GLENN: Thank you very much David, it is nice to hear that because it is very difficult to get it right after 30 years. (laughs) I think that we have come pretty close with this one because it has got modern tracks on it like “Machine Man” and “Metal Messiah” but it has also got classic tracks like “Close to You” and “Lost and Found” and it has tracks that are in between the two. It has got tracks that are poised between old and new, so there is quite a bit of diversity on there, but I think that when all is said and done and if you view Demolition as a whole, it is classic Priest, but classic Priest evolved a bit. It is difficult to get it right
"Priest is just a love, a sincere love for metal...so it is very genuine in our case and that is why we have been around so long, and people realize that."
and you can't please everybody and there will always be a percentage of fans, though they may be big Priest fans, who will feel the need to criticize us. After thirty years I can take a bit of criticism as long as it is constructive, but I do have to tell you, when we get it right it is gratifying really.
KNAC.COM: For as much as I personally was in love with this disc from first listen, I do have to admit that nearly all of the advance press on the disc was pretty harsh, but I am sure you are aware of that?
KNAC.COM: Simply as an artist, it must rip you a little to read some of this stuff because it does get personal at times?
GLENN: All through our history, like, Point Of Entry, that got slammed. Turbo, that got slammed and even Painkiller got slammed and certainly Jugulator came into its fair share of criticism, but all of those albums have had nearly everybody come back and say, “You know what, I have got it now, I understand now.” (laughs) I always say, “Well, if you didn’t like it then why did you put it on again?” They can’t ever answer. And it is because it is Priest, obviously. Everybody expects something from Judas Priest’s next album and we never really give them what they are expecting, so there is a bit of shock element there and a bit of them standing back like, “Well, I am not sure here…” I have heard some really, really quite vicious reviews when it first came out and yet I have recently seen the same reviewers turn around and apologize and say, “You know, I love this album…” So, you know, everybody sees Priest in their own way and if we don’t come across like that on the next album they often need time to get used to it. I am however surprised because I think that Demolition would have satisfied a lot of Priest fans, more than Jugulator did. Any way, it has all turned out well because everyone really seems to like it now and that is rewarding. So, as I say, I don’t mind criticism if it is constructive and I actually do listen to it. A lot of people said that Jugulator is a great album but that they would like to have had some more ballads on it and we have listened to that. If the criticism is too harsh, I just know that it is either somebody who doesn’t like me or doesn’t like Priest or somebody who has been got at and I have got used to it over the years. Constructive criticism I welcome and I think that you have got some really good critics out there who say “This album is a great album, but we don’t like this track” or “ We wish that this track wasn’t on it” and that, to me, is okay, and you will listen to it and you should react to it because at the end of the day, you are trying to please the people out there. With Priest, it is difficult because if we evolve too quickly we upset the stalwart fans and if we don’t evolve quickly enough we don’t gain any new fans and we will fall by the wayside.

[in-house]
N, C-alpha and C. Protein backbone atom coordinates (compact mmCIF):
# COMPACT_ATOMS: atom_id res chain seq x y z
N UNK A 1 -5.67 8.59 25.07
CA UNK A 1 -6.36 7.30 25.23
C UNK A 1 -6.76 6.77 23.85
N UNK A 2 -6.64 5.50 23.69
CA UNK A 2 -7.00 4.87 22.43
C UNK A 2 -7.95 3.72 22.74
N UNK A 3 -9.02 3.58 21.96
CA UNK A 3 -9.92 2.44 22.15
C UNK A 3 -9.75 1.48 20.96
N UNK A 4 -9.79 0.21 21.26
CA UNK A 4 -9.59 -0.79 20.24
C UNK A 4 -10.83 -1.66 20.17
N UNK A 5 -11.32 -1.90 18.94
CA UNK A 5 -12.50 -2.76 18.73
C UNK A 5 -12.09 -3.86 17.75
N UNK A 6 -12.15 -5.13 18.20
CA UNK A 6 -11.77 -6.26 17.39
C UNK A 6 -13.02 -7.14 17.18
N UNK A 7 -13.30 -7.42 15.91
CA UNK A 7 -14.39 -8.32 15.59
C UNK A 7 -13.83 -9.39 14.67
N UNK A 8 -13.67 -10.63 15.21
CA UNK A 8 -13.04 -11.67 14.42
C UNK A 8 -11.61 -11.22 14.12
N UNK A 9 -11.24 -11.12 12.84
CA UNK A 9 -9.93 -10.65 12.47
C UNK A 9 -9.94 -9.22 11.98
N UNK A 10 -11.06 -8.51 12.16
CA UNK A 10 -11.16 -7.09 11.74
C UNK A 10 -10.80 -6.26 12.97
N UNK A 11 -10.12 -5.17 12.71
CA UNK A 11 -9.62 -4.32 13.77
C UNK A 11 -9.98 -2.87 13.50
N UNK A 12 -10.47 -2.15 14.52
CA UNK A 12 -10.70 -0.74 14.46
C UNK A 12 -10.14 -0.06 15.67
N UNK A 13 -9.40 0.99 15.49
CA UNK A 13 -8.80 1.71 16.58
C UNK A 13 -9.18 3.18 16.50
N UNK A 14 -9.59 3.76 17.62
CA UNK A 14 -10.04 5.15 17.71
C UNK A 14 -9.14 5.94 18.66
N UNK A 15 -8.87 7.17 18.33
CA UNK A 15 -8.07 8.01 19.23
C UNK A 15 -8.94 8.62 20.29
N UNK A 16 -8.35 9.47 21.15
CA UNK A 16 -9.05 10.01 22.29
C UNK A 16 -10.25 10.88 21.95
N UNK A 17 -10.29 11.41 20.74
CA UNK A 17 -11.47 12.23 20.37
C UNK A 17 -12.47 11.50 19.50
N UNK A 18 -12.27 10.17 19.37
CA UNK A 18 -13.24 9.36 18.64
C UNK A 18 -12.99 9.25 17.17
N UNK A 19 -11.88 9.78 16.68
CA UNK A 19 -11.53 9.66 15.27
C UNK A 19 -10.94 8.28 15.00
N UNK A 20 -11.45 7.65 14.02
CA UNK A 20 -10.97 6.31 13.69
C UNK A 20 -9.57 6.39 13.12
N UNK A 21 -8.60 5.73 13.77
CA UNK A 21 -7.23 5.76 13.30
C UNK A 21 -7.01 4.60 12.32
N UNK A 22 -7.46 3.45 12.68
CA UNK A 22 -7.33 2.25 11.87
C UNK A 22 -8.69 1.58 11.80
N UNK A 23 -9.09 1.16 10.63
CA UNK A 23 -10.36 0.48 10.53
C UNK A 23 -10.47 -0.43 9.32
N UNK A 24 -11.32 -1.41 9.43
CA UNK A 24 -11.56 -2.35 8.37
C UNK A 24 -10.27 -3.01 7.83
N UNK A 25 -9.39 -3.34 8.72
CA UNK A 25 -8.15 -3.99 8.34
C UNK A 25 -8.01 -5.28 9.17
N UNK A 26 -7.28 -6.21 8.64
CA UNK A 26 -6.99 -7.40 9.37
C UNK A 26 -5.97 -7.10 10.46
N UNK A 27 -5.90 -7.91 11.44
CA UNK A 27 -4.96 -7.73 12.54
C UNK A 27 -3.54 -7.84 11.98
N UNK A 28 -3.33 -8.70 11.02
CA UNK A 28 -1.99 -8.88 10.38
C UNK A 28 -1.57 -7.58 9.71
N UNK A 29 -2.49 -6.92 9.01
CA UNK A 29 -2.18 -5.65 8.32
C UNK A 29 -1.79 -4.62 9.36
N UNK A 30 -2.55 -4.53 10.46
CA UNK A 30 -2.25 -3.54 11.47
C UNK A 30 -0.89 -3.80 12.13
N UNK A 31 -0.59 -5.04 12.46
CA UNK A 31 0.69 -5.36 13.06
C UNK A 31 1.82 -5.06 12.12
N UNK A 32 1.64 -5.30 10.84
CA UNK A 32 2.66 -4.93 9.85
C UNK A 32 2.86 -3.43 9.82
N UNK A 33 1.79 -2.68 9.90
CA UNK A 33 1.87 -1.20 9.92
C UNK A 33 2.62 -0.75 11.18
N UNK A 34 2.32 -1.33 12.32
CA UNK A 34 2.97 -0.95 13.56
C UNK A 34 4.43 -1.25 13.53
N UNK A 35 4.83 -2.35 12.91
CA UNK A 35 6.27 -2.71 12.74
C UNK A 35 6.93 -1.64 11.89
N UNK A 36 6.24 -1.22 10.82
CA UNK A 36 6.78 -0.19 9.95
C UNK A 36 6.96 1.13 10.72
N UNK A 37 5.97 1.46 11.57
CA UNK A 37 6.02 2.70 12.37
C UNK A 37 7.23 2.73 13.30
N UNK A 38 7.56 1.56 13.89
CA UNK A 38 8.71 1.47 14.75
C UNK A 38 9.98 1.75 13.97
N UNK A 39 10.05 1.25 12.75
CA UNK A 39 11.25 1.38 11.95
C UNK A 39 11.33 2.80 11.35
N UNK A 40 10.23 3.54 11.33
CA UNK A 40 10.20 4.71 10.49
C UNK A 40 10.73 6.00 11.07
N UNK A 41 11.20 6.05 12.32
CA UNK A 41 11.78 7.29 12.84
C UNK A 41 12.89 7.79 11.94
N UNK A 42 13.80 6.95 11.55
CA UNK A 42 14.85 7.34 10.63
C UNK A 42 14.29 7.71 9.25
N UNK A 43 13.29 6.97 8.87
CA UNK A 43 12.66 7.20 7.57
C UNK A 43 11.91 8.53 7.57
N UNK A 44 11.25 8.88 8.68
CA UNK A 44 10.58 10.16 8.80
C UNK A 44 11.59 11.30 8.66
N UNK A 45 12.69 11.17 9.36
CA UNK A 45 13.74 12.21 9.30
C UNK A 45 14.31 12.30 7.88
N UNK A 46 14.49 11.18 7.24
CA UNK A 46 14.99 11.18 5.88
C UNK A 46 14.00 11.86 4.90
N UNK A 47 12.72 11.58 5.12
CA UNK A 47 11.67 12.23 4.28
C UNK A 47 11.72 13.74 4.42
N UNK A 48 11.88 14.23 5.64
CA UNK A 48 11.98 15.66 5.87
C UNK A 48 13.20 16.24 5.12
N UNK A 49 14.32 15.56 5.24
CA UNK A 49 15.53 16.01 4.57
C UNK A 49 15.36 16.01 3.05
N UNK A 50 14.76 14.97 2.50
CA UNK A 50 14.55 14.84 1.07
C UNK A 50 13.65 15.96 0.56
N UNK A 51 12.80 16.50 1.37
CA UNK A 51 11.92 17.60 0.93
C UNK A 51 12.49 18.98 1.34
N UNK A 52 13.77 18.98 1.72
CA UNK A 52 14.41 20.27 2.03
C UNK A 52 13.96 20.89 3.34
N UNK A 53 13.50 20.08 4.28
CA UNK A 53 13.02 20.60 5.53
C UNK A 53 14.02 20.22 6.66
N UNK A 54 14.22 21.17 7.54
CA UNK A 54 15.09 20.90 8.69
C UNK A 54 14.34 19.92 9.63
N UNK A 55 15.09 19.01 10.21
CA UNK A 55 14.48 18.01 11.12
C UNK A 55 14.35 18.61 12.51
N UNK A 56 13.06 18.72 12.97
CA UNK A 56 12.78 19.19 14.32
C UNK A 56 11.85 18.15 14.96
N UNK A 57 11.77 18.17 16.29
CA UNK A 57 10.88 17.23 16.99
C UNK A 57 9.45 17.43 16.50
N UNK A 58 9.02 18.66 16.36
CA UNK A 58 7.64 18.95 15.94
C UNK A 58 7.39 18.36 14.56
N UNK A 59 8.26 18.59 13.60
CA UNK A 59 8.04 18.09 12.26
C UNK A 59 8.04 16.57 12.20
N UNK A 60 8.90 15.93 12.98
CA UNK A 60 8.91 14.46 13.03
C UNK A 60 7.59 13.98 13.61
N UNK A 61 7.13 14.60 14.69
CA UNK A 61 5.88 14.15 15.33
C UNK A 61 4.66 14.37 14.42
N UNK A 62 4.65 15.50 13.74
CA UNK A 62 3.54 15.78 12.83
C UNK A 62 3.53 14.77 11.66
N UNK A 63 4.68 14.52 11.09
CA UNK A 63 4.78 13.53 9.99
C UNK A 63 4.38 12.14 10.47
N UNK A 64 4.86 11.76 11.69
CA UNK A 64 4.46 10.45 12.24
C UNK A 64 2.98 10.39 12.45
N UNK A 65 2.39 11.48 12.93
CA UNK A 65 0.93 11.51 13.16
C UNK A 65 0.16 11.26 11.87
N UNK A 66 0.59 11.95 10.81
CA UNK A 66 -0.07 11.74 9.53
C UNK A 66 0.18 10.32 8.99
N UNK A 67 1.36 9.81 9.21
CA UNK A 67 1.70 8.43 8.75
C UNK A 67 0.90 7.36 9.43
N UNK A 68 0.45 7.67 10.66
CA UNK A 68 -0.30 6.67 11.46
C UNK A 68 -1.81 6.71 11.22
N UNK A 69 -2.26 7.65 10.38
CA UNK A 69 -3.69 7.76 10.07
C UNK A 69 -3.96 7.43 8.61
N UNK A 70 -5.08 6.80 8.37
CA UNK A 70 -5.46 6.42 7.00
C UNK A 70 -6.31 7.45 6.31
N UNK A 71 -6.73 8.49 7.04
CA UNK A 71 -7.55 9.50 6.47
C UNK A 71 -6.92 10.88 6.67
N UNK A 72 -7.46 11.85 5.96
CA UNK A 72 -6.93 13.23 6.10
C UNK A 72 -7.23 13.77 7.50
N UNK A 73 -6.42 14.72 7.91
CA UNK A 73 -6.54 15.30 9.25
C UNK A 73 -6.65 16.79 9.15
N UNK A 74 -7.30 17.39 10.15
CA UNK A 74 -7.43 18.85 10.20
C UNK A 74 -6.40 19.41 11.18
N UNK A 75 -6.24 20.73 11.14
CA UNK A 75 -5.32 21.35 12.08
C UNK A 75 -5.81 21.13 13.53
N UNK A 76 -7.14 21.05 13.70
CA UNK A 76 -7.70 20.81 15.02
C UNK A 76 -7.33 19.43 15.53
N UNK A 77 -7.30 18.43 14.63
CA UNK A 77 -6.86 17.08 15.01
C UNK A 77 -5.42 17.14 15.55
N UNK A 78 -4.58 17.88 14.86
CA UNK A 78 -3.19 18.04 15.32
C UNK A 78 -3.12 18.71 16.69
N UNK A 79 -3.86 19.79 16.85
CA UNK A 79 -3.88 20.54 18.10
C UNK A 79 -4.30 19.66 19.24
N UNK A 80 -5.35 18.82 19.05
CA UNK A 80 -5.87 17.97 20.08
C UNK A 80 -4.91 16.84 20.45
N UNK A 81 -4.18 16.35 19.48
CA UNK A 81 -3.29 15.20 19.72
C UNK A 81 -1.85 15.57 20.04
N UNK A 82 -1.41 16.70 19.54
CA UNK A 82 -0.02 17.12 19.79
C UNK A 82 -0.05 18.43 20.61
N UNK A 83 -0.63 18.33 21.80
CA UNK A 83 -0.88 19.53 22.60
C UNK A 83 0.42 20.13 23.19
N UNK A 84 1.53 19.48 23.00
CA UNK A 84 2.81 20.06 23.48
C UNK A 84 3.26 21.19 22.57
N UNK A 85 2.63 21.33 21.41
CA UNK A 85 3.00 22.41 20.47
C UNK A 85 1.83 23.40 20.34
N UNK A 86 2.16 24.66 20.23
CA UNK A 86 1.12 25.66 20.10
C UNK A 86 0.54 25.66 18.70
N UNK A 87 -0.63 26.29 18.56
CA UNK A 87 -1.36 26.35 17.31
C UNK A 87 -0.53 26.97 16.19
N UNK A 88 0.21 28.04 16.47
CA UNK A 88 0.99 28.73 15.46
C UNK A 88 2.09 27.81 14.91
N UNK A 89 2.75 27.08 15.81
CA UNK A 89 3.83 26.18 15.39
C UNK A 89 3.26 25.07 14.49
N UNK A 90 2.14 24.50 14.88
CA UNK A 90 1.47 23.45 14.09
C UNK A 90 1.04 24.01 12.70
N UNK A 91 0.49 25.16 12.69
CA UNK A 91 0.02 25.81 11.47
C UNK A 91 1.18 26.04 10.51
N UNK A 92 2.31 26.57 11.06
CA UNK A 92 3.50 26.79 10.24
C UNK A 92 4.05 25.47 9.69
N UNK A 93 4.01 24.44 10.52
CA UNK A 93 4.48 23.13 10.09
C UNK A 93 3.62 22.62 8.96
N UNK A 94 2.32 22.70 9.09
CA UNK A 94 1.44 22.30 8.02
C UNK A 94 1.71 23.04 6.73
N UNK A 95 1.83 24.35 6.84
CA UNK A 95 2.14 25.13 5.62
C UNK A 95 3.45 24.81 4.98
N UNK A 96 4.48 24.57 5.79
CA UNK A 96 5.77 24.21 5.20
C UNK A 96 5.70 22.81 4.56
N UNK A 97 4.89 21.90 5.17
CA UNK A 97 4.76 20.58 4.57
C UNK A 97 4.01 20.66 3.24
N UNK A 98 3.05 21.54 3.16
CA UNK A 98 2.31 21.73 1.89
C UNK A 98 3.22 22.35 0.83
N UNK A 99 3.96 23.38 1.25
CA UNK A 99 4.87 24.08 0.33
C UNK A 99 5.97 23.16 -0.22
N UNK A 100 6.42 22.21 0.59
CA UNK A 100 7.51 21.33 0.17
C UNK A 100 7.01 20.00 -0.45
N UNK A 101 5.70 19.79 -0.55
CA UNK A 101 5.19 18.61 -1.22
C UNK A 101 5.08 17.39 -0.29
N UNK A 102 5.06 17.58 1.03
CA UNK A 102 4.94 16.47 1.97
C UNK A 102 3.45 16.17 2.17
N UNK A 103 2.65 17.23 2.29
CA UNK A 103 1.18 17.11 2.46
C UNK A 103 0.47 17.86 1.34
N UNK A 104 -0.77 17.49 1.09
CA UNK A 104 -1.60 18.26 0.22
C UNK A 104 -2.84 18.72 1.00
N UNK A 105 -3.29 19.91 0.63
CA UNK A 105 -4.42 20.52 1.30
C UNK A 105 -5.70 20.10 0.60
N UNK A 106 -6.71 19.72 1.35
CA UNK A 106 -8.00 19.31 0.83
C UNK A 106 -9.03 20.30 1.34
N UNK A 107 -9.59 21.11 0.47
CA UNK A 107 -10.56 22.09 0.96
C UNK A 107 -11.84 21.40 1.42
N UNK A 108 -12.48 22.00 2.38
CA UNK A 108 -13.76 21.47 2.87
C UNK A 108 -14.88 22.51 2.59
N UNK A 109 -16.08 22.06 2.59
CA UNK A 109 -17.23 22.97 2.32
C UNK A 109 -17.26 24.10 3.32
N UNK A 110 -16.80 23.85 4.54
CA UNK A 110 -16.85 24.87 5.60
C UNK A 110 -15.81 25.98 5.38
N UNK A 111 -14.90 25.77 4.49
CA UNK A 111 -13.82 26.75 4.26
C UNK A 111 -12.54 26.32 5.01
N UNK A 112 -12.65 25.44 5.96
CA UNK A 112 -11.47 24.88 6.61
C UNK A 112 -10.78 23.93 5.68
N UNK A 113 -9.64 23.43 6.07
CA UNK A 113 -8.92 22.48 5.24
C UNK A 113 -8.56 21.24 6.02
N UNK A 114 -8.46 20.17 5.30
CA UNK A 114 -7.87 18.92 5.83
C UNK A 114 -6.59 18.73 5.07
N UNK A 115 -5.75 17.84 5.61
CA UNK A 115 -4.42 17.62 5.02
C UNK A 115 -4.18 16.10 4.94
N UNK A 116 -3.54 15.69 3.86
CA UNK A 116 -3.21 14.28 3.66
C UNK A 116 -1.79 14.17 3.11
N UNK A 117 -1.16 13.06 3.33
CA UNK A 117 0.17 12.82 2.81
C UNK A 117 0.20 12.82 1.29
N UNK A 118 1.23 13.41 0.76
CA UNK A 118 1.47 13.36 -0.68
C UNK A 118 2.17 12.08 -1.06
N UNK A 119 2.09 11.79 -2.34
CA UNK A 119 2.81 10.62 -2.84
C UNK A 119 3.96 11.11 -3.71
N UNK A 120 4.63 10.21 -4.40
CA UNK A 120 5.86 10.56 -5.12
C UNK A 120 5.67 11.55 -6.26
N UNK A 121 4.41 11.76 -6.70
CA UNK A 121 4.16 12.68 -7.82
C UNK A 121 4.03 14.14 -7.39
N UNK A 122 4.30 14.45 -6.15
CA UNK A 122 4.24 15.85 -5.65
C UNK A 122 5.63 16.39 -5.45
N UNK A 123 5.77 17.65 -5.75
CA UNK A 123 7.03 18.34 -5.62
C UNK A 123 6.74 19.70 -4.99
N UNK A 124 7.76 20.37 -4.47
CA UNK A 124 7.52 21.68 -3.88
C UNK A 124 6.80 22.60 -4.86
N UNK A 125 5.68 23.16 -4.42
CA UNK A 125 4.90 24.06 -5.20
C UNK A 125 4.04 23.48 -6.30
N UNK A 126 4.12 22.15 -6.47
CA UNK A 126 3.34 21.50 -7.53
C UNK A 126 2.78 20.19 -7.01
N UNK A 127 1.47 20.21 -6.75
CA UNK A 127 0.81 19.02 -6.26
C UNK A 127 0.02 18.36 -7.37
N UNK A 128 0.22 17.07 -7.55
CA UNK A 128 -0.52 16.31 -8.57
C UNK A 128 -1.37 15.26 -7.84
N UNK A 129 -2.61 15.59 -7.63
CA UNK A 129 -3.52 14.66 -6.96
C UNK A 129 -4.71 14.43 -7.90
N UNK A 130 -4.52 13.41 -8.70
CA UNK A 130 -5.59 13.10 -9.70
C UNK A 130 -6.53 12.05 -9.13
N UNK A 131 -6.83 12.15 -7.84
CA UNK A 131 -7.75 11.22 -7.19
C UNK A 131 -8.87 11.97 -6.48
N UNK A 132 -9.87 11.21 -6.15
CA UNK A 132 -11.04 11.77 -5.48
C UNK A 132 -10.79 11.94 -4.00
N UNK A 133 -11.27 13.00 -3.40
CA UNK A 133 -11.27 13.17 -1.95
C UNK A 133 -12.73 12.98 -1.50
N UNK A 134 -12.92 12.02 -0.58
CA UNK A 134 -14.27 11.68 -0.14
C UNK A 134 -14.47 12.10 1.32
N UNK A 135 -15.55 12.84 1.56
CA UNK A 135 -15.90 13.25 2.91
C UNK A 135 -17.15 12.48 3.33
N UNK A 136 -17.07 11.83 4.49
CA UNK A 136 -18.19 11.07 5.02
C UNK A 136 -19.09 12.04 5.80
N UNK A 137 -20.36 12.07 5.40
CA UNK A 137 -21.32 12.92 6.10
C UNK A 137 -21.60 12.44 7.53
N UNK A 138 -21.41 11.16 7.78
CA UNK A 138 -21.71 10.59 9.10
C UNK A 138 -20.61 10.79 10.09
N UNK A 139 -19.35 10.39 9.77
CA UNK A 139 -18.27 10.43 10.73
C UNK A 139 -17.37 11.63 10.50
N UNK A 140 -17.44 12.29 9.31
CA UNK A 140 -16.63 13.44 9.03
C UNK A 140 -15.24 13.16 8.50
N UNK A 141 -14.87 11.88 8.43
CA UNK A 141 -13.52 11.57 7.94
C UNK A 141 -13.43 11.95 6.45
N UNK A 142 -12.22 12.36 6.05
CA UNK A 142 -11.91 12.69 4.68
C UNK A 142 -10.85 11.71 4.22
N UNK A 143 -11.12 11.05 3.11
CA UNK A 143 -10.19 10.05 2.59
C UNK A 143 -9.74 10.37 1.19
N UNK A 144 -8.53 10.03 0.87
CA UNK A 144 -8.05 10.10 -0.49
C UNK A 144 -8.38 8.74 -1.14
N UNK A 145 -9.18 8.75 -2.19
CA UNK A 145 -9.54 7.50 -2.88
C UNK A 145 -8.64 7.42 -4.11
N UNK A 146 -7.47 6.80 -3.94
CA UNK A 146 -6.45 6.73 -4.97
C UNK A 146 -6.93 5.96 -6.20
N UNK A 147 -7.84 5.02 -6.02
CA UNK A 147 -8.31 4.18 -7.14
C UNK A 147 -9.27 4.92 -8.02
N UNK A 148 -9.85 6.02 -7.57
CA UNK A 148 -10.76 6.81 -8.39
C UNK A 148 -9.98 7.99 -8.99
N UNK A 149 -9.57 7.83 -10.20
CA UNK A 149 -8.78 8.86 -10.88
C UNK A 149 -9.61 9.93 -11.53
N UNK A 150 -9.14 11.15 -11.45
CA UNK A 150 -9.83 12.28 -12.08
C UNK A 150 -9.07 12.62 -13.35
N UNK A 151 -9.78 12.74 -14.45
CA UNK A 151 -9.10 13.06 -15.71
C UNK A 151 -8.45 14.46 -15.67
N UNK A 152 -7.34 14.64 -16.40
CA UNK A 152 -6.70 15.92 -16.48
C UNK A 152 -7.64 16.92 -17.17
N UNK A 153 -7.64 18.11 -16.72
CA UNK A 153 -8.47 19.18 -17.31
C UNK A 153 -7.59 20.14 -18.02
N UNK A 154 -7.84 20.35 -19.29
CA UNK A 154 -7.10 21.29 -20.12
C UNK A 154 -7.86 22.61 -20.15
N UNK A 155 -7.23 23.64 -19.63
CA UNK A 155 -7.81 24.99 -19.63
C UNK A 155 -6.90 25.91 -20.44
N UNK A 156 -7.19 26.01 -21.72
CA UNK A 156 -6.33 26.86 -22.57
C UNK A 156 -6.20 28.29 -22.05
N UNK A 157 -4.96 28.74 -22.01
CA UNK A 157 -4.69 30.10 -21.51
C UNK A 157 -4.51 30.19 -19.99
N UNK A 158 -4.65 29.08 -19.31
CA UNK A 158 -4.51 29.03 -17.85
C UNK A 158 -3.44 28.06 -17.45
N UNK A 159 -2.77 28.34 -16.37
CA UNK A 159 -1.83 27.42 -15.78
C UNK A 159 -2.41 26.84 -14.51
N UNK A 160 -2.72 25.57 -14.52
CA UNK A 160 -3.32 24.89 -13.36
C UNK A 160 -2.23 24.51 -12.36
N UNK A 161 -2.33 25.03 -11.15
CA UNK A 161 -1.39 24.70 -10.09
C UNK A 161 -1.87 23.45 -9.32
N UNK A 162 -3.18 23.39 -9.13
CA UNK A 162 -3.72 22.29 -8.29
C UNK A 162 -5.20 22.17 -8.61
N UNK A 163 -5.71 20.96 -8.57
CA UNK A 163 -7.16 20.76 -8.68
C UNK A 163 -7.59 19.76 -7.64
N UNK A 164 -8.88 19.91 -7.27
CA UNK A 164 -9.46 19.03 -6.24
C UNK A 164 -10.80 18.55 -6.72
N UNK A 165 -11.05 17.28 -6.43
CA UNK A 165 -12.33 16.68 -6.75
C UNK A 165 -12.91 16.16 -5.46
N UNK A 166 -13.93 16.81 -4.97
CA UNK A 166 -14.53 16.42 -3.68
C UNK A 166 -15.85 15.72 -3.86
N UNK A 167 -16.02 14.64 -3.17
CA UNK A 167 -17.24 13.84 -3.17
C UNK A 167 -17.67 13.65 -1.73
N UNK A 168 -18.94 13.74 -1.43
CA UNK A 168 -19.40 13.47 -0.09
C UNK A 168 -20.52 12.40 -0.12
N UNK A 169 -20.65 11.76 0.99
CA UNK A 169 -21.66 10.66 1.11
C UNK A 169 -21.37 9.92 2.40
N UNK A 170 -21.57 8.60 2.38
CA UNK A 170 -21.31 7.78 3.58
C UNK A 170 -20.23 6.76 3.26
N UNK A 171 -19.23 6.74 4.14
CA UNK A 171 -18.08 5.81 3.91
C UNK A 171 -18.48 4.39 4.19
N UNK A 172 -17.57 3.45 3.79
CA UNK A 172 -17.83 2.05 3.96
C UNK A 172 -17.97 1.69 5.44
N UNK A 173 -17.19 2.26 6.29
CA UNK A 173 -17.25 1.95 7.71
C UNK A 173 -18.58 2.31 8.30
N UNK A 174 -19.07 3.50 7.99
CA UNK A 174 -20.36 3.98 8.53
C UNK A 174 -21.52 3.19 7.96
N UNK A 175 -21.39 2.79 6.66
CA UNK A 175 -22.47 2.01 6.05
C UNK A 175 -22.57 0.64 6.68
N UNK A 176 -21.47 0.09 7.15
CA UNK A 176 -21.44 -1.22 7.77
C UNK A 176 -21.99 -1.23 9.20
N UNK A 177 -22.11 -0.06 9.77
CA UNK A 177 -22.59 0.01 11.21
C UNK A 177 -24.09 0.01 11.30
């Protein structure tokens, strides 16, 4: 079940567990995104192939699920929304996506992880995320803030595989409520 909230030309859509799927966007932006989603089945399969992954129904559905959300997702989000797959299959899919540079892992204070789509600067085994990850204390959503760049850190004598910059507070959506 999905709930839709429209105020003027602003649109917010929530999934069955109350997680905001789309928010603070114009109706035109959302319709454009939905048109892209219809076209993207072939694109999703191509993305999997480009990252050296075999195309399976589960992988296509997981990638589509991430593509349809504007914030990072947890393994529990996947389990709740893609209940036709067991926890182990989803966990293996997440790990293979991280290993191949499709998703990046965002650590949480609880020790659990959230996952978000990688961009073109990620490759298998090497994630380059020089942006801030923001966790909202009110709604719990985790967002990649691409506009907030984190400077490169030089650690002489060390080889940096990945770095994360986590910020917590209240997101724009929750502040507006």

KNAC.COM: Have you seen the reaction to that in the fans that are showing up at the concerts?